The day of the Lord was a day of wrath especially for those who had disobeyed the divine law. Besides Jews and Muslims, the society of the year 1000 saw itself polluted with the horrible heresy. Considered one of the most dangerous weapons of the devil, the fear of heresy was so great that Adémar of Chabannes exaggerated a trivial burning at the stake: “Shortly after the year 1017, in Aquitania appeared the Manichaeists who deceived the people. ... They were the messengers of the Antichrist and took out many from the orbit of faith.”197 Glaber instead related a heretical occurrence identical to the one of Christ of Bourges six centuries earlier, which proves that medieval miracles were often – if not all the time – invented, plagiarized or exaggerated:

Toward the end of the year 1000 there lived in Gaul, in the village of Vertus, in the committee of Chalâns, a man from the people named “Leutard,” who, as the end of the story will show, can be considered the messenger of Satan; ... One day, he was alone in the field, working his land. Being tired, he fell asleep, and it seemed that a big swarm of bees penetrated his body through his natural hidden hole; the swarm exited through his mouth, with a deafening buzzing and tormenting him with thousands of stings. After he was long tortured by their needles, he seemed to be hearing them talking and commanding him to do lots of things impossible to man.198

Around 1010 the Anglo-Saxon monk Wulfstan refuses to be discouraged by the failure of the year 1000: “A thousand years and more have now passed since Christ... and now Satan’s bonds are extremely loose, and Antichrist’s time near at hand, and therefore the longer it is in the world, the weaker it becomes.”199 By contrast, the monk Byhrtferth, Abbo’s disciple, notes in 1011 that although “John says ‘after 1000 years Satan shall be released (Revelation 20:7),’ the year 1000 is already accomplished according to human numeration, but it is the power of the Savior when he shall bring it to an end.”200 In 1025, under the guidance of William of Volpiano, Glaber himself begins a history of the world in which the year 1000 is a central point: “Because we described within the same empire most of the events and miracles that took place around and after the thousandth year of the incarnation of the Savior.”201 In the same year Adémar also began a history of the world, concentrated on recording the apocalyptic signs and miracles beginning with the year 1010.202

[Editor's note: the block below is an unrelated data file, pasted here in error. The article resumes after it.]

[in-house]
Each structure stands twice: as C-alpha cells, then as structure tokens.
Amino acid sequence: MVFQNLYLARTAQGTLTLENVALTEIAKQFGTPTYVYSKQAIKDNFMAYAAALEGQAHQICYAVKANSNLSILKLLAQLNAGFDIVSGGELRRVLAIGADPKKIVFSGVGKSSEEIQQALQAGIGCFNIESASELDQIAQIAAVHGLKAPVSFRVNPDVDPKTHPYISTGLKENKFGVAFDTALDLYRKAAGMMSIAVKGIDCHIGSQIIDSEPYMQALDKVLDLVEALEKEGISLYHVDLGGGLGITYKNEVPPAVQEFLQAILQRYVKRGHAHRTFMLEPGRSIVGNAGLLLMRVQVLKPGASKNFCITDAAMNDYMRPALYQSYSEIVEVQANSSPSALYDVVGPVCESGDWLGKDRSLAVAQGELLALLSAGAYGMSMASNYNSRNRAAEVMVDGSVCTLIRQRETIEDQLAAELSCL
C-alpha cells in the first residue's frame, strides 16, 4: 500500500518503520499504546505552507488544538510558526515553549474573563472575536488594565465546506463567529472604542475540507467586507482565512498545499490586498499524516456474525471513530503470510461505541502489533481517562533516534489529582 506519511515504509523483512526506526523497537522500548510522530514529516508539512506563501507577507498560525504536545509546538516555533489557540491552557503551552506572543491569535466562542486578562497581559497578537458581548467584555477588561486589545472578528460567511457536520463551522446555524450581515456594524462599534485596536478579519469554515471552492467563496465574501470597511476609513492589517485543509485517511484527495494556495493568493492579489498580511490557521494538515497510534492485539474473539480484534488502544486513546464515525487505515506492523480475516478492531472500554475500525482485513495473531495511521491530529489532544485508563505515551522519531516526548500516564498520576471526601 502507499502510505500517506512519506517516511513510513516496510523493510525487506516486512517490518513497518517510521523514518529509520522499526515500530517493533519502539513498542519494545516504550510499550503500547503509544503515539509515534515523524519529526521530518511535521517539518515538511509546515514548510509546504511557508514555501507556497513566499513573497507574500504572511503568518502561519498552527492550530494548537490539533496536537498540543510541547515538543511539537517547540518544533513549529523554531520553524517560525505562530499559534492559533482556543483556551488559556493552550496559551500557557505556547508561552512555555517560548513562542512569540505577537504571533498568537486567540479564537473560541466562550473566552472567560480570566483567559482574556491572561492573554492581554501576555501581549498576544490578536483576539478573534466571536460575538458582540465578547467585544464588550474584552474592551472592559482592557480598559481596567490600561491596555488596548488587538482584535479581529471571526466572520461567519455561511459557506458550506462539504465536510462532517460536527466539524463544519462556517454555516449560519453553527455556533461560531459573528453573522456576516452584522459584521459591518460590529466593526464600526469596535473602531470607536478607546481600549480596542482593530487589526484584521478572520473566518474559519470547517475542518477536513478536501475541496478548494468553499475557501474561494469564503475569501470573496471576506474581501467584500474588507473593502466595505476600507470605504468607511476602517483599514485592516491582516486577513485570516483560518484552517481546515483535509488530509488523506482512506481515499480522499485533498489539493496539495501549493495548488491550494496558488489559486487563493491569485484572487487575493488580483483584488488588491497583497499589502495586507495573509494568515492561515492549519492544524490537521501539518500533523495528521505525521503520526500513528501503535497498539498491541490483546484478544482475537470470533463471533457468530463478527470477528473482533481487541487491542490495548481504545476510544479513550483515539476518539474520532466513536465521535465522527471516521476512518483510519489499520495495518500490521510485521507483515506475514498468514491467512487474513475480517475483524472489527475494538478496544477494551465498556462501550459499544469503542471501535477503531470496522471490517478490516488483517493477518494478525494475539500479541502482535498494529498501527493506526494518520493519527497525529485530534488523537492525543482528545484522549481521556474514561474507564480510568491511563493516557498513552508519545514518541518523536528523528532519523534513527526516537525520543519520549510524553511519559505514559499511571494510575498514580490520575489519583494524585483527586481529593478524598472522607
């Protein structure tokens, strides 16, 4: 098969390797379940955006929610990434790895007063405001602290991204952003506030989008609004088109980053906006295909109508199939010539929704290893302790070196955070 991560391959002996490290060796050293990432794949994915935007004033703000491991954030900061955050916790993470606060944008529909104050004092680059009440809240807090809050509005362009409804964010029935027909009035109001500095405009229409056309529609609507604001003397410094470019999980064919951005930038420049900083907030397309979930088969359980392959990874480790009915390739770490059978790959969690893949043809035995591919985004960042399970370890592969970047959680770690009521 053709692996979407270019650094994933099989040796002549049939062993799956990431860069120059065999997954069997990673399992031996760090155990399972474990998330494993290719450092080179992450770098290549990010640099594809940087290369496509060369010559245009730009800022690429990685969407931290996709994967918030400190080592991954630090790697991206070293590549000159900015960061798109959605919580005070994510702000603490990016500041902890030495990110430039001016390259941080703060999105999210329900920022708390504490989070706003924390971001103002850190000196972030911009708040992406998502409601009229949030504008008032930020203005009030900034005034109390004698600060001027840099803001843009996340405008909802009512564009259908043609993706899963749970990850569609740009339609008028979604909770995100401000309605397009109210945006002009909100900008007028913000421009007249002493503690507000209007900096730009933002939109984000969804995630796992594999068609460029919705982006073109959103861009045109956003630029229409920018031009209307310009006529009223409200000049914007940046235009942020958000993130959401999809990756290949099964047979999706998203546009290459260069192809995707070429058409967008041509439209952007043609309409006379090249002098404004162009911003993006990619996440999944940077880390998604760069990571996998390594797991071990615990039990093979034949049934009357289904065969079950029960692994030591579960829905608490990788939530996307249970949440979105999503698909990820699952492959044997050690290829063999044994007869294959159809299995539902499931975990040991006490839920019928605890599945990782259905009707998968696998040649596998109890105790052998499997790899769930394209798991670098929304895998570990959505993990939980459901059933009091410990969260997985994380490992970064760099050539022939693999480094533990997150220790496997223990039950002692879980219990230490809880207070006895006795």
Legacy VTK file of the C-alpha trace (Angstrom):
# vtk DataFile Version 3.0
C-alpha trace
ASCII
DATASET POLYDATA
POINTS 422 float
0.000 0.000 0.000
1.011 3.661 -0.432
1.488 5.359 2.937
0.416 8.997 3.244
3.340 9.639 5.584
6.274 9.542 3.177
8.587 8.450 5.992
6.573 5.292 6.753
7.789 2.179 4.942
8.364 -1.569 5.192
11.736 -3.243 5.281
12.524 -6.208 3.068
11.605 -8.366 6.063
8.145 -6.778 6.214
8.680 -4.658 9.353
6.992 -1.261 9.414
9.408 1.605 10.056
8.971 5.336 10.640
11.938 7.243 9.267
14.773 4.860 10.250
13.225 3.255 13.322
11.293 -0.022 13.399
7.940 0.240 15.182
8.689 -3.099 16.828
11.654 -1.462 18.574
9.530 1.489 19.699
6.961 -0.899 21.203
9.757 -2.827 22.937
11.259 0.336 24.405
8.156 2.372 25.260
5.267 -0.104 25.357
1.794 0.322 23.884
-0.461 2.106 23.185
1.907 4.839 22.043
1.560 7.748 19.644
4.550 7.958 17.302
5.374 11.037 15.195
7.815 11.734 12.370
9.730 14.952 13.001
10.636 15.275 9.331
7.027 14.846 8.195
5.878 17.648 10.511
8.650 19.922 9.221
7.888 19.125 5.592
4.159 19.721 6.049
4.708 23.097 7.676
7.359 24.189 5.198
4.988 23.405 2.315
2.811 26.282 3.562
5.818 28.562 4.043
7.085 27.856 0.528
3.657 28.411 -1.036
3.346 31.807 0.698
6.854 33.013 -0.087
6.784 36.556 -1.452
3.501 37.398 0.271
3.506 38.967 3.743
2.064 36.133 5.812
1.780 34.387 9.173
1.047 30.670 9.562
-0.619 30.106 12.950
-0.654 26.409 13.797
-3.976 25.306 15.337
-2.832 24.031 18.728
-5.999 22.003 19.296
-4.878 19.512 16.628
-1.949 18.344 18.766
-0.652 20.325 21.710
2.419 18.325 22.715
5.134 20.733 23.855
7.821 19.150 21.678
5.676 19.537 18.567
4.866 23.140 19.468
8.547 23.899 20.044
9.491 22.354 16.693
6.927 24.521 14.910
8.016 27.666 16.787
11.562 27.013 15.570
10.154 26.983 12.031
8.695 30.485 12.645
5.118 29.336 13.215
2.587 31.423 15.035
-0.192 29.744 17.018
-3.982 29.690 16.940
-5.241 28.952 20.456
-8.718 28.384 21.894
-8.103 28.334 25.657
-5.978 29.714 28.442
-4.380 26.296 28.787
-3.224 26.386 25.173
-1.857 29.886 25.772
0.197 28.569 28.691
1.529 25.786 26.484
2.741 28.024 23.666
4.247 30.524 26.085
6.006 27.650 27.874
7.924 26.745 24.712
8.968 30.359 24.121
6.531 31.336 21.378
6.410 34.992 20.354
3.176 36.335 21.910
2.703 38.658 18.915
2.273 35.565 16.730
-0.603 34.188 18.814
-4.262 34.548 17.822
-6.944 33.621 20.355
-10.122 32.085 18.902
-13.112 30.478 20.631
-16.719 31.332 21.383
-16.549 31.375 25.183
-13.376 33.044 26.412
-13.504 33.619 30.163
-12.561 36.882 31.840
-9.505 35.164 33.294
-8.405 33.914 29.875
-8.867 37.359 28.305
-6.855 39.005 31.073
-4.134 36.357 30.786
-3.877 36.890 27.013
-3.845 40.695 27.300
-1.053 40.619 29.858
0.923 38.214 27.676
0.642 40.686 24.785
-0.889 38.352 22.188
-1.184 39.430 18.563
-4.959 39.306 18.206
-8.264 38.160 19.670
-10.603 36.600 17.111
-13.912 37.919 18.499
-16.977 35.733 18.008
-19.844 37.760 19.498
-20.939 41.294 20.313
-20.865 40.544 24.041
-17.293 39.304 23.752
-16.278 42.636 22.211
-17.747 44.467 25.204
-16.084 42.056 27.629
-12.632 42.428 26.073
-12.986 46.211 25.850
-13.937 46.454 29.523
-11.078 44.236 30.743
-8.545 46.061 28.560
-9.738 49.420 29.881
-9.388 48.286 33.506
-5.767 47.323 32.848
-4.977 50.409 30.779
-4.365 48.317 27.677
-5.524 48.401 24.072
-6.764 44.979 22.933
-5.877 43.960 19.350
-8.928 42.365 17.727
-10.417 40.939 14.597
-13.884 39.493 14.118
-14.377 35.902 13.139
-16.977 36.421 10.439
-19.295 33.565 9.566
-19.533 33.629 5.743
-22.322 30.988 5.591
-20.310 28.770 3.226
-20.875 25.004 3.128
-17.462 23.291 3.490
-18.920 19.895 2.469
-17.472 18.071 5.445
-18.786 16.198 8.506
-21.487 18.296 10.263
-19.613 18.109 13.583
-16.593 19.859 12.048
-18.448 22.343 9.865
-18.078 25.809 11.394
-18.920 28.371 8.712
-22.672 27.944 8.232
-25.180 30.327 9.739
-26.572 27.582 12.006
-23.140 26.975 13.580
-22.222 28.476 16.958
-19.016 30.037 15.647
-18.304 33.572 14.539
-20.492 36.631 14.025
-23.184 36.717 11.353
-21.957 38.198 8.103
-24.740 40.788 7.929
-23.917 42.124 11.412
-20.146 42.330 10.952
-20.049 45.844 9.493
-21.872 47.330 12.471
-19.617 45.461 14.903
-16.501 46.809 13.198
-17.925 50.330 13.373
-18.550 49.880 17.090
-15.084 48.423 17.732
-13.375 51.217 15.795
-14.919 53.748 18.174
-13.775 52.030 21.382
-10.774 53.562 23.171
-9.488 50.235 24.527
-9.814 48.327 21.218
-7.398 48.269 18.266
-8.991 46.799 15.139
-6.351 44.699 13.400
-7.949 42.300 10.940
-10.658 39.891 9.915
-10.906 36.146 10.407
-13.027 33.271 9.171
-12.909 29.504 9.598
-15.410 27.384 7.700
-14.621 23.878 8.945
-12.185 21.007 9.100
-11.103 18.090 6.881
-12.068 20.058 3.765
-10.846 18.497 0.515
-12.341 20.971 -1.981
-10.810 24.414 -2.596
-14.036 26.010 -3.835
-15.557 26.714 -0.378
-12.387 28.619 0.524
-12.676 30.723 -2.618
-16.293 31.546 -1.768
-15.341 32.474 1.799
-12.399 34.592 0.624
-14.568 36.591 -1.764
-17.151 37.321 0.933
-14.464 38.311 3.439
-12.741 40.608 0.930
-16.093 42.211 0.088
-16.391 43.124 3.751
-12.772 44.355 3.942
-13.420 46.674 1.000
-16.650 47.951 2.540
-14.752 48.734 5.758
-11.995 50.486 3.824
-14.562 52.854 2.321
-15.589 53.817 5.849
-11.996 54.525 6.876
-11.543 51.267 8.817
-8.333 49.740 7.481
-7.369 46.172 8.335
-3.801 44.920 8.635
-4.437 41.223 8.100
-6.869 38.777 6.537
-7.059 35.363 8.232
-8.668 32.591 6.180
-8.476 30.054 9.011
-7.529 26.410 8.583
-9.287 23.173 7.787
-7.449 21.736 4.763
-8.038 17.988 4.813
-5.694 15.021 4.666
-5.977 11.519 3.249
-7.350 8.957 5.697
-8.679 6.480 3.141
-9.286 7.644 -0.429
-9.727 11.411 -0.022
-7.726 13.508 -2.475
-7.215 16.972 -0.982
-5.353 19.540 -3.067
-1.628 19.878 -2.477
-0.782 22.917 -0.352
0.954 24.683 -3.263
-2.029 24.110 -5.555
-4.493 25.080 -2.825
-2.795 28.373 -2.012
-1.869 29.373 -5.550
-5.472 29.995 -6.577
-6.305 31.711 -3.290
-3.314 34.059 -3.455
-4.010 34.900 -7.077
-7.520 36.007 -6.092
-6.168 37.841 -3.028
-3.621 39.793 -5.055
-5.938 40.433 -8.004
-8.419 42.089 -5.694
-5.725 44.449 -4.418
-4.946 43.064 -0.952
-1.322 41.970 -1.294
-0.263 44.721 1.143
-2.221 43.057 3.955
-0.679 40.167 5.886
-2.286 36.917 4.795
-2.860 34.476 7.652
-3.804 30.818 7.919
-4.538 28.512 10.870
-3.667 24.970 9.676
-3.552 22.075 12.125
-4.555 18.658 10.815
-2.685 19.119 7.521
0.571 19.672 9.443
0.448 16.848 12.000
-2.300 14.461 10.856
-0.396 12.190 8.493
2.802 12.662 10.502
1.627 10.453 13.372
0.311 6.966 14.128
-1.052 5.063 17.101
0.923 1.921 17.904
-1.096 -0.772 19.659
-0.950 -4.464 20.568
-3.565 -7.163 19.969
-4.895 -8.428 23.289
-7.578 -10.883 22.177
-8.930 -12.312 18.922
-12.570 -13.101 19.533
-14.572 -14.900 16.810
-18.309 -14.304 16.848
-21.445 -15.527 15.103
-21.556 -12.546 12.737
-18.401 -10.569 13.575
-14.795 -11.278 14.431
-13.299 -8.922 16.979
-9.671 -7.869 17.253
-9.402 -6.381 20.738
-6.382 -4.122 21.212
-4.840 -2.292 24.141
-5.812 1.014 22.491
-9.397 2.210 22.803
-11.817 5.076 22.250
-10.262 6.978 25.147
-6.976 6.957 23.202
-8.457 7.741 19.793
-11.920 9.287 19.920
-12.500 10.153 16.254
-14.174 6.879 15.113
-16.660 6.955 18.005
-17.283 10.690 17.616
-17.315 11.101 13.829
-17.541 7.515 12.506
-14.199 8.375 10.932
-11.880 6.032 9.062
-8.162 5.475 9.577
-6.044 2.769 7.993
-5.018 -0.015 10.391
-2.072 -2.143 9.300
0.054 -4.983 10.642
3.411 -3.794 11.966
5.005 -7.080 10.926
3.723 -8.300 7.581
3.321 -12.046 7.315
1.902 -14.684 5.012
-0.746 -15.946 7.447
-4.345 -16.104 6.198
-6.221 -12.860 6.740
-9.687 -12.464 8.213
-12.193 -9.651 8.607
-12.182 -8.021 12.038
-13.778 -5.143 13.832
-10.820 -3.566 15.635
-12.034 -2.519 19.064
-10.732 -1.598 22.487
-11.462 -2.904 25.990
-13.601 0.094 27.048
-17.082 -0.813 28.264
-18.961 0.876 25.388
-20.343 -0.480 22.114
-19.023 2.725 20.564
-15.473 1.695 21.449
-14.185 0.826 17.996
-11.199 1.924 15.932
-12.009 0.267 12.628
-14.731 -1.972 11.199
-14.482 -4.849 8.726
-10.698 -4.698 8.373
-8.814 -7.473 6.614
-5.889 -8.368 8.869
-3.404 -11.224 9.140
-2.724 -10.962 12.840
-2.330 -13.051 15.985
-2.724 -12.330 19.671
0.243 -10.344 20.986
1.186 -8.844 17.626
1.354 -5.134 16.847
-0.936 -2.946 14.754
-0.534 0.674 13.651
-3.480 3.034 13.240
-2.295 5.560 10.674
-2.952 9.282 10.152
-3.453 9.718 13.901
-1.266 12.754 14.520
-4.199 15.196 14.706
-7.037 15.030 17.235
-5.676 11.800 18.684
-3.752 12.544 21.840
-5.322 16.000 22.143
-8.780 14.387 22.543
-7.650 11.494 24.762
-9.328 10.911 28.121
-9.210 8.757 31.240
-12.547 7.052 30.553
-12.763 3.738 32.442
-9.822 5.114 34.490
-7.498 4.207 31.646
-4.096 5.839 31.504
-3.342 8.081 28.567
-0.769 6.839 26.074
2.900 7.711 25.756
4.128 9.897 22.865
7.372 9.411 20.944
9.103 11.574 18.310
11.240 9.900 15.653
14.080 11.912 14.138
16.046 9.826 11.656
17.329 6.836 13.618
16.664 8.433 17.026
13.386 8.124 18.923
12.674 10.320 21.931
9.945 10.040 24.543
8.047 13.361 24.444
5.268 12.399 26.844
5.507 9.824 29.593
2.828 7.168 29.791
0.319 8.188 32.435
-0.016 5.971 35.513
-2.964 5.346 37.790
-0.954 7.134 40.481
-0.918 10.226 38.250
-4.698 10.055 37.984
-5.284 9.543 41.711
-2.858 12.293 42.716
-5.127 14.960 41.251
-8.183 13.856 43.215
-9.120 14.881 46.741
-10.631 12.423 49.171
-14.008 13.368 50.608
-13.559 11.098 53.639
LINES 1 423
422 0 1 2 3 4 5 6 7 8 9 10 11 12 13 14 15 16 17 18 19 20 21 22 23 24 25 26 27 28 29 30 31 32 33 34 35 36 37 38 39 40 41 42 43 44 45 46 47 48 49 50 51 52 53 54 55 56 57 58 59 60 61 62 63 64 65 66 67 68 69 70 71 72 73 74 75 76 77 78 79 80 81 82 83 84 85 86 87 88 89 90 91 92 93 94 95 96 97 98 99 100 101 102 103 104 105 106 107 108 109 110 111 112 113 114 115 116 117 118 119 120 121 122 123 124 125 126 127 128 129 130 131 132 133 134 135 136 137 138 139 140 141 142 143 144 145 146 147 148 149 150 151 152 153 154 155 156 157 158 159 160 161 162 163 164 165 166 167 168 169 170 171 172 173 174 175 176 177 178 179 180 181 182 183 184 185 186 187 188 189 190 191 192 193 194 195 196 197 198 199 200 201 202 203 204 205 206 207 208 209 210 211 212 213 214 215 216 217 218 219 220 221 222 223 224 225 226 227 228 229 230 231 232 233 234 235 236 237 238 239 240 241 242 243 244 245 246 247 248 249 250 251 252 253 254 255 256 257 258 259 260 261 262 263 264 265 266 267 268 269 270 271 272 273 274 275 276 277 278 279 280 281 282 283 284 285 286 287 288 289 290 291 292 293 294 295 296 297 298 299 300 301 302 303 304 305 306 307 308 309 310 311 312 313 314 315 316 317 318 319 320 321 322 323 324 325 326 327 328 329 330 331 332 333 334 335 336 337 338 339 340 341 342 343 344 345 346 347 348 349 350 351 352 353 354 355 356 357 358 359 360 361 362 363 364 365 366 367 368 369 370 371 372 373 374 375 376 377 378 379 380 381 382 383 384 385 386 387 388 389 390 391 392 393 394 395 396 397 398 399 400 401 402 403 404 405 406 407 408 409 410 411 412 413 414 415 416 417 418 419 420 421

In May 1006 the supernova203 SN 1006, the brightest in history, appeared in the sky for a couple of weeks and caused horror.204 In 1009 and in 1028 the letters between Duke William, King Robert, Gauzlin of Fleury and Fulbert of Chartres talked about a rain of blood on the shore of Aquitania, about the Sun that turned red and lost its brightness for three years, and about the wave of epidemics and the death that followed. In the summer of 1014 another heavenly sign, probably a comet, appeared for a couple of nights and it generated panic. Accidentally, in the same period in the region of Gaul and Italy numerous cities, castles and monasteries were destroyed by fire, and these disasters were related to the heavenly appearance.205 In 1023 Adémar of Chabannes described “a battle between the stars” – most likely a symbolic parallel of the battle between the earthly powers:

In those days, in the month of January, around the sixth hour of the day, a solar eclipse occurred for one hour; the Moon was mudding and like that time, becoming either the color of blood or a dark-blue or disappearing altogether. Then, in the austral part of the sky, in the sign of the Lion, two stars were seen fighting among themselves as long as the fall lasted; the bigger and the brightest came from the East, the smallest from the West. The smallest was running furious and kind of scared toward the bigger one, which did not allow it to approach, but, hitting it with a ridge of rays, it was pushing it far toward the West. At a time, after these events, Pope Benedict died and John followed him. Basil, the emperor of the Greeks, died too, his brother, Constantine, becoming emperor in his place.206